From Monday 5thAugust to Friday 9th August, Bishop Auckland Methodist Church was transformed into a travel bureau for “Backpackers” where there was fun, friendship and food for those attending. Each day, between 2pm and 5pm, the Travel Agent and Tour Guide and Travel Reps looked after over 60 children and young people. After listening to Bible stories, associated with Jesus’ travelling in his final days to Jerusalem, and taking part in games and craft activities in their groups, they all joined together for a hot meal.

The event was run by the Bishop Auckland Fellowship of Christian Churches, in partnership with the Auckland Project. Sports workshops for participants were provided by Leah Kennedy, Development Community Coach from North East Netball and Darren Brown, All Stars Champion from Durham Cricket. These sessions were a high point for many.

On Sunday 11thAugust we held a Family Celebration and BBQ with over 100 children, parents and volunteers.

Thank you to the Caroline Theobald, Honorary Swedish Consul who helped us with some facts about Sweden. Thank you to local Italian restauranteur, Franco and his brother, Stefano from Casa Nostra, who brought us the Italian flair, and thank you also to Cockney Nick who taught us about ‘Balls of Chalk’ and ‘Frogs and Toads’. Each day taught us to value the culture of the different parts of Europe and Britain that the Backpackers visited.

Thank you also to local supermarkets, businesses and grant funders who have all contributed to making this year’s Holiday Club an ongoing success.

Feedback from those attending and their parents, is overwhelmingly positive, with many people wanting the event to run again next year. Please contact Jenny Prior on bascircuitoffice@gmail.com or 07783946968 if you would like any information.

20190820 121430
Steph from Free Flow Hull, describing their workshop and activities

On Periods, Period Poverty and responses

On 20th August we held a first conversation on periods. Not solely about period poverty, yet we know this has been making the headlines over the last few years. But on periods more generally.

Our facilitators on the day were a new organisation, 'Free Flow Hull' (read about them in the link above), we heard how they developed a programme and workshops in Hull where they provide spaces for women to talk openly about periods, to share experiences, reflect on some of the taboos and power dynamics of language associated with periods.

As part of the day we experienced the workshop that they currently would do with groups of adults, including the taboos, limitations of current sanitary products available and what the alternatives are, and how they are used.

Questions were raised like: 'Why does the word 'period' need to be avoided, and colloquial terms used instead? (like 'aunt flow visiting', 'on the blob' or 'time of the month')

Where do these phrases come from, and why do they exist?

Steph and Rob shared stories from the workshops they lead, of how women have felt having talked about periods, and been able to make more positive choices regarding the way in which they manage their periods, through using different sanitary products that have less chemicals, and are cheaper and better for the environment in the long run.

Action is required on this... and it feels achievable (attendee feedback)

After lunch the group discussed some of the challenges and difficulties there are when having conversations about periods, including feeling queasy. Cultural factors and social factors were discussed, and talk was that many difficult issues are barely raised in churches (money, relationships etc) and periods is well down that list. Questions were posed about young people and specifically talking about periods in sex education, and how girls are often taken to one side to talk about periods, and boys can be excluded from this knowledge. We weren't sure if this still happens...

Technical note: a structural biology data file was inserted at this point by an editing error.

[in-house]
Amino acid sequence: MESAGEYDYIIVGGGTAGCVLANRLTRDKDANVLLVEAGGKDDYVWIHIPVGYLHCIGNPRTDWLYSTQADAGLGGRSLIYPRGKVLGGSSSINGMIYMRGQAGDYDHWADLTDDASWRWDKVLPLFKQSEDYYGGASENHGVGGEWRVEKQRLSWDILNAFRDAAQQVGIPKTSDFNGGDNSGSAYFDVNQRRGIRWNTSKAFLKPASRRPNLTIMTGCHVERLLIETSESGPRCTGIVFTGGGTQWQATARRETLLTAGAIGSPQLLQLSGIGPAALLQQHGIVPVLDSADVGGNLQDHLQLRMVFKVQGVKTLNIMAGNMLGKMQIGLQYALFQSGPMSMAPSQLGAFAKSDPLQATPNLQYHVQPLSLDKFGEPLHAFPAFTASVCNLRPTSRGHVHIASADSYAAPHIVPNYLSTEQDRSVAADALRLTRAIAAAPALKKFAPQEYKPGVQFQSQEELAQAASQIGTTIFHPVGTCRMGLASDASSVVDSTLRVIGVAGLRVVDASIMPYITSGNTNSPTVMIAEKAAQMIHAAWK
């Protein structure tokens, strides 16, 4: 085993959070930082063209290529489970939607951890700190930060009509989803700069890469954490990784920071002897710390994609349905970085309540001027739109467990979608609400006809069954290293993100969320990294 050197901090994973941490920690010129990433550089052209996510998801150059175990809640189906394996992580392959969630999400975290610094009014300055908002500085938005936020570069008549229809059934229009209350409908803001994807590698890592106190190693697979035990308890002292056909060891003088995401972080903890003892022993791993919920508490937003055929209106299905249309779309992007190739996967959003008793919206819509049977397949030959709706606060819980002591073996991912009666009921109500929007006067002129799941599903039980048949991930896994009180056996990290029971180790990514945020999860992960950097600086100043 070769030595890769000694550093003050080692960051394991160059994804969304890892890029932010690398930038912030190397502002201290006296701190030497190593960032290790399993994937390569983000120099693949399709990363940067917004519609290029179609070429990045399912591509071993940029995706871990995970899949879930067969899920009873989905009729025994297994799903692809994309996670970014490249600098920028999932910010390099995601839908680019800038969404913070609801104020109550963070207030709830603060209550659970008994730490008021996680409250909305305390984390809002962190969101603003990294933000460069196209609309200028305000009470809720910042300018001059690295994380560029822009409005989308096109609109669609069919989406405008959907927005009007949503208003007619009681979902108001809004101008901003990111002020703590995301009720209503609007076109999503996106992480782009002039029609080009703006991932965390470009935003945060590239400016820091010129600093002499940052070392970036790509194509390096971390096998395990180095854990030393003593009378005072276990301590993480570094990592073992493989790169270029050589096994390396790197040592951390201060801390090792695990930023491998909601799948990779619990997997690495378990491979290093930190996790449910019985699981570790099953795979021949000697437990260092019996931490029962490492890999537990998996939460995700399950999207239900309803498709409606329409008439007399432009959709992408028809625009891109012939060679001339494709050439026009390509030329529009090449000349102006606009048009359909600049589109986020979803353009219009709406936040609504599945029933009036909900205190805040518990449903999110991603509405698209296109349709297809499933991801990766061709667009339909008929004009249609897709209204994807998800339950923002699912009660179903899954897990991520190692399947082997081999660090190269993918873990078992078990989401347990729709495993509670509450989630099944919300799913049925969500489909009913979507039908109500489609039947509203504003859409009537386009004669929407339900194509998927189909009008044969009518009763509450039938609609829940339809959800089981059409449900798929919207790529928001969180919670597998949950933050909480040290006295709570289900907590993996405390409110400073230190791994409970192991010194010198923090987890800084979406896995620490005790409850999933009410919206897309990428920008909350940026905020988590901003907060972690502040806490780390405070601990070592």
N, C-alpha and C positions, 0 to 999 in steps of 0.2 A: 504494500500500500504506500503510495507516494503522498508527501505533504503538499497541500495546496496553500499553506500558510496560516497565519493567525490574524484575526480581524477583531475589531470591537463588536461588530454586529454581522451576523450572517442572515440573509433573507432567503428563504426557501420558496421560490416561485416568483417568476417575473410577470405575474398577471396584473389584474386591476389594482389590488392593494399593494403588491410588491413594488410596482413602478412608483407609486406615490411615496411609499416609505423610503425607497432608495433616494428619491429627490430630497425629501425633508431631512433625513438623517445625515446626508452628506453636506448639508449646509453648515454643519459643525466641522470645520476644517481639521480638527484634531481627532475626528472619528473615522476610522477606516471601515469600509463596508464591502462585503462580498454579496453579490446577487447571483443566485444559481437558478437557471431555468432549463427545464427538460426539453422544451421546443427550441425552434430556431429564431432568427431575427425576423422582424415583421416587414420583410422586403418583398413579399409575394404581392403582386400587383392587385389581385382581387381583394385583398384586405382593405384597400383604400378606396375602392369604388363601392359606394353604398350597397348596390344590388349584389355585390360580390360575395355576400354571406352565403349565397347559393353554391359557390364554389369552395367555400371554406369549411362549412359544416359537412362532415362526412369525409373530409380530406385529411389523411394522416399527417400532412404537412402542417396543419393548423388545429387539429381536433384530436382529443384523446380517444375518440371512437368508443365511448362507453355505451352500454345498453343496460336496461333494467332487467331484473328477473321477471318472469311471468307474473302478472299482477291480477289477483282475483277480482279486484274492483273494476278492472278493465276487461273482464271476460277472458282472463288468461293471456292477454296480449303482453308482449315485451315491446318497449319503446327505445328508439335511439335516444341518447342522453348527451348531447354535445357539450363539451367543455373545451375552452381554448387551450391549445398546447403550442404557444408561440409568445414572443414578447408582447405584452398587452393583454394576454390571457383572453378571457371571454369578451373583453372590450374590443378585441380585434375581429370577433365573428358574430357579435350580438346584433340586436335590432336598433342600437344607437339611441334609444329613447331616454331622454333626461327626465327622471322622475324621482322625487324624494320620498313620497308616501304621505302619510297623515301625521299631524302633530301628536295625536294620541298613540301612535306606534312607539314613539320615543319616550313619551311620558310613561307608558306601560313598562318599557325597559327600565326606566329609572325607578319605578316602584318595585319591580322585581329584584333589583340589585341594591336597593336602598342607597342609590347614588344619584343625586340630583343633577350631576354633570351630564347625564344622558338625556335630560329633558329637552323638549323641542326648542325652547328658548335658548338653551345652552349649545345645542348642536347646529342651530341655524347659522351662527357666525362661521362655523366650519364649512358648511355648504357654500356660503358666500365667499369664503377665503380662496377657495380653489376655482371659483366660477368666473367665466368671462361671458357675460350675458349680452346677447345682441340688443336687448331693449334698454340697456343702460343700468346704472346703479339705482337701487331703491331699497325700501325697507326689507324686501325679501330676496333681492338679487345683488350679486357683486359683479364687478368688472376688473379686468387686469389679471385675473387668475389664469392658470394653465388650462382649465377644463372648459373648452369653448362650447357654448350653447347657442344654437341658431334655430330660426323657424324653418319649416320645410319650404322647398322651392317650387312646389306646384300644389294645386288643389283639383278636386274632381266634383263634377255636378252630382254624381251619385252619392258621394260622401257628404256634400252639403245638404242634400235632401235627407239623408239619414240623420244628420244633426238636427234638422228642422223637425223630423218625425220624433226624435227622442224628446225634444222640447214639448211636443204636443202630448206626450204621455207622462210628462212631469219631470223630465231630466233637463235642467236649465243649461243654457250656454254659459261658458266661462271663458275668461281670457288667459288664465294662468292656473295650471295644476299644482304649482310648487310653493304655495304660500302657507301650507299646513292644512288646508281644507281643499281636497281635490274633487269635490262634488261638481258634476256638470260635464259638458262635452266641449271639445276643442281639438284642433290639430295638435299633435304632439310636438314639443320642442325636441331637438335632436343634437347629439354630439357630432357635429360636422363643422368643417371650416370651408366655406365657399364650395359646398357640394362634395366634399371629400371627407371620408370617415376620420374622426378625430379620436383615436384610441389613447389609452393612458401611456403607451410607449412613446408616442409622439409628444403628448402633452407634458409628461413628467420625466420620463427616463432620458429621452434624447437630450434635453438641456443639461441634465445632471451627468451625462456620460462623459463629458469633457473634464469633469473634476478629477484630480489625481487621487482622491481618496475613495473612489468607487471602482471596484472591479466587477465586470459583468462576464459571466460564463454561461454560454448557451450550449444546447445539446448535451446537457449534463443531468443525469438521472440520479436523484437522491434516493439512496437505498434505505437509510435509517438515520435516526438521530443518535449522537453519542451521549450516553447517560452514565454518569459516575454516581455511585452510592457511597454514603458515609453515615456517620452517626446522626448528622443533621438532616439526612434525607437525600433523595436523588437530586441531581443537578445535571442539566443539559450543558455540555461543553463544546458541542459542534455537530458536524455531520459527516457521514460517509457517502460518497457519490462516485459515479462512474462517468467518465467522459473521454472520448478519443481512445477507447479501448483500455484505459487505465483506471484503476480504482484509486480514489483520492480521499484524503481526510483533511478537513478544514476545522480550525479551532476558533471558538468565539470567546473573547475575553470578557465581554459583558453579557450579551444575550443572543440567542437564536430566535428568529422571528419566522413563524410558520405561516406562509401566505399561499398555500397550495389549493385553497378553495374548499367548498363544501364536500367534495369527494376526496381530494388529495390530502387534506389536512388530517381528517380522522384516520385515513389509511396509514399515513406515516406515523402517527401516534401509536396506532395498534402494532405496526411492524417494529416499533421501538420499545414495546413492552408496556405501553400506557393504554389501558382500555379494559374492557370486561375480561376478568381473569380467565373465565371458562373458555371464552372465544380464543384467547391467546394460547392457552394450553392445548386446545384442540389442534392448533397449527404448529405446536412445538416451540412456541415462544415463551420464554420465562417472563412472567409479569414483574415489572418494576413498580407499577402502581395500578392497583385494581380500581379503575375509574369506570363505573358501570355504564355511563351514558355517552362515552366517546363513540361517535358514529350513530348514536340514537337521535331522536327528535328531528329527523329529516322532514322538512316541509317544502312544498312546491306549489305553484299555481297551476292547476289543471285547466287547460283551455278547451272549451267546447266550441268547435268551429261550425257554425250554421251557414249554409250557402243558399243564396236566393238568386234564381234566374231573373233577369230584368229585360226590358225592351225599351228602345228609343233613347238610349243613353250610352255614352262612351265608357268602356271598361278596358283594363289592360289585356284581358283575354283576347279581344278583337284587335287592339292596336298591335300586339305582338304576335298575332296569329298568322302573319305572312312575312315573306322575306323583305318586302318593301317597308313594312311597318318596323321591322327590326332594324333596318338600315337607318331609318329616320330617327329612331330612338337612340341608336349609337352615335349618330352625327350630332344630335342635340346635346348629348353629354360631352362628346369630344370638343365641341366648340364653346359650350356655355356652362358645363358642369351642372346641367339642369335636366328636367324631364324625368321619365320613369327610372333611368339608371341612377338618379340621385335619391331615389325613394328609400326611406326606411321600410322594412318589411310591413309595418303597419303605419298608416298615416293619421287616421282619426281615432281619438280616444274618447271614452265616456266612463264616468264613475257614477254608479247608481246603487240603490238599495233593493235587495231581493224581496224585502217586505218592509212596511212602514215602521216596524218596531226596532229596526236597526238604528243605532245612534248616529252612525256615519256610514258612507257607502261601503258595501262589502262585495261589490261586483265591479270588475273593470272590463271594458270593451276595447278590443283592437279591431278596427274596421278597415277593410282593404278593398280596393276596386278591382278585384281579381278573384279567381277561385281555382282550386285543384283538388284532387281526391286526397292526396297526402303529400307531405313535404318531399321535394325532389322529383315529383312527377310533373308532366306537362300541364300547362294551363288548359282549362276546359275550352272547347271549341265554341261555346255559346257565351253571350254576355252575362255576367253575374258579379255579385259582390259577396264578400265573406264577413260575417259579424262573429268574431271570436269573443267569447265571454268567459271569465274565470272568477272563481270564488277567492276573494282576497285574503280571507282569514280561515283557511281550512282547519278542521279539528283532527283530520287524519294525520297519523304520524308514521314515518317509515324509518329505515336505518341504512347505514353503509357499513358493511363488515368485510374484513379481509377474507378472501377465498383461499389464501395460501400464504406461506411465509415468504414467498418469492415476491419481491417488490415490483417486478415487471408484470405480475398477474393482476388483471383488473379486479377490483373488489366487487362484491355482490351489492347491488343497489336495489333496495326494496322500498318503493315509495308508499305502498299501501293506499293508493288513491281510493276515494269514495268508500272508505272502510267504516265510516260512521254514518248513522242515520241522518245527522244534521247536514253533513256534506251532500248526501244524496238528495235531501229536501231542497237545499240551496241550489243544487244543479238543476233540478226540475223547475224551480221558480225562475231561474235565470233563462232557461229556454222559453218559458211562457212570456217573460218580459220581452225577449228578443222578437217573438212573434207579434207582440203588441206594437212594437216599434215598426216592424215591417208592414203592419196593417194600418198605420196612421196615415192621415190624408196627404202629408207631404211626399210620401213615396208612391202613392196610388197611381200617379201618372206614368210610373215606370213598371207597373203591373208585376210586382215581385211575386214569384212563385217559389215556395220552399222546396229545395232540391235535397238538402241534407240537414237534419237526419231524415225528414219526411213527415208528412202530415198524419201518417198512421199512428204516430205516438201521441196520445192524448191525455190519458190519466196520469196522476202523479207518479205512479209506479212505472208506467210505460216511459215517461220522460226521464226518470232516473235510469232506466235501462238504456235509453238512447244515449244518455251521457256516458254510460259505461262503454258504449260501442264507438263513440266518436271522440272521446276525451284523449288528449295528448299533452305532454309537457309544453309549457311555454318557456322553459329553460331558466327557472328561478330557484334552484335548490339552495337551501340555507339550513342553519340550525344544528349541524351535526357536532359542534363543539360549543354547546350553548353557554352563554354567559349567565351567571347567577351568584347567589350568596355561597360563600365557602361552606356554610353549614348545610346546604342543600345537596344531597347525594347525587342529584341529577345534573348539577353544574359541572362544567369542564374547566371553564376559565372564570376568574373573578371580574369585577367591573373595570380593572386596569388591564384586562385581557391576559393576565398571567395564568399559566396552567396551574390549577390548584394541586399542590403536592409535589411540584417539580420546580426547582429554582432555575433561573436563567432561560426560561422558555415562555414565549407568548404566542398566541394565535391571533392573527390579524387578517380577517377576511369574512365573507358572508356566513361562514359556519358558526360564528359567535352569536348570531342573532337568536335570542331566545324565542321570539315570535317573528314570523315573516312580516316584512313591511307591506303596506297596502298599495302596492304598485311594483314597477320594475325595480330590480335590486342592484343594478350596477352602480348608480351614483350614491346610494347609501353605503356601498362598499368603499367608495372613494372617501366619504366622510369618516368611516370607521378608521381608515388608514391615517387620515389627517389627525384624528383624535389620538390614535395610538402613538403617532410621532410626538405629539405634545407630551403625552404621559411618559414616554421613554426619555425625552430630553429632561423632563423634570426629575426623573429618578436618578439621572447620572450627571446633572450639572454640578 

Its important to provide long term, not just immediate solutions

Throughout the day the attendees were given time to reflect on what they were learning, and consider how they might develop responses in their local context. A broad range was represented, urban and rural church, national or regional organisation, diocese and deanery responsibility, though sadly no men attended, outside of the CTD team - is this telling? But culture shift will take time. Men, we can do better - cant we?

Further questions were posed in regard to the responses such as :

  1. How might a response preserve human dignity?
  2. How might God be revealed in the response?
  3. How might community gifts be developed?
  4. How might the response tackle injustice?

A number of responses and ideas during the day already captured the essence of these, and each person left with further questions and ideas about this issue, thinking about how they personally or how they in their organisation might develop a response further.

It goes without saying that these conversations and ideas are at an early stage, though a number of the group had already begun developing local responses, and the team at Communities Together Durham are available to support these and new projects where they can.

It was a day that provided good knowledge, understanding and ideas, new angles on issues I was aware of

We are grateful to Free Flow Hull for their input into the day, for their approachable nature, passion and determination to help women (and men) to think about periods in a more positive way, a strength not a weakness, and to make more informed choices in regard to sanitary products. If you would like to hear more about Free Flow Hull, they can be contacted via their website which is here

Other feedback included:

It brought up and helped me be aware of problems and issues young women have
Really engaging session - thank you
Great to think about the environmental issues caused by sanitary products
Good to meet other people passionate about this subject
Really passionate about the subject of periods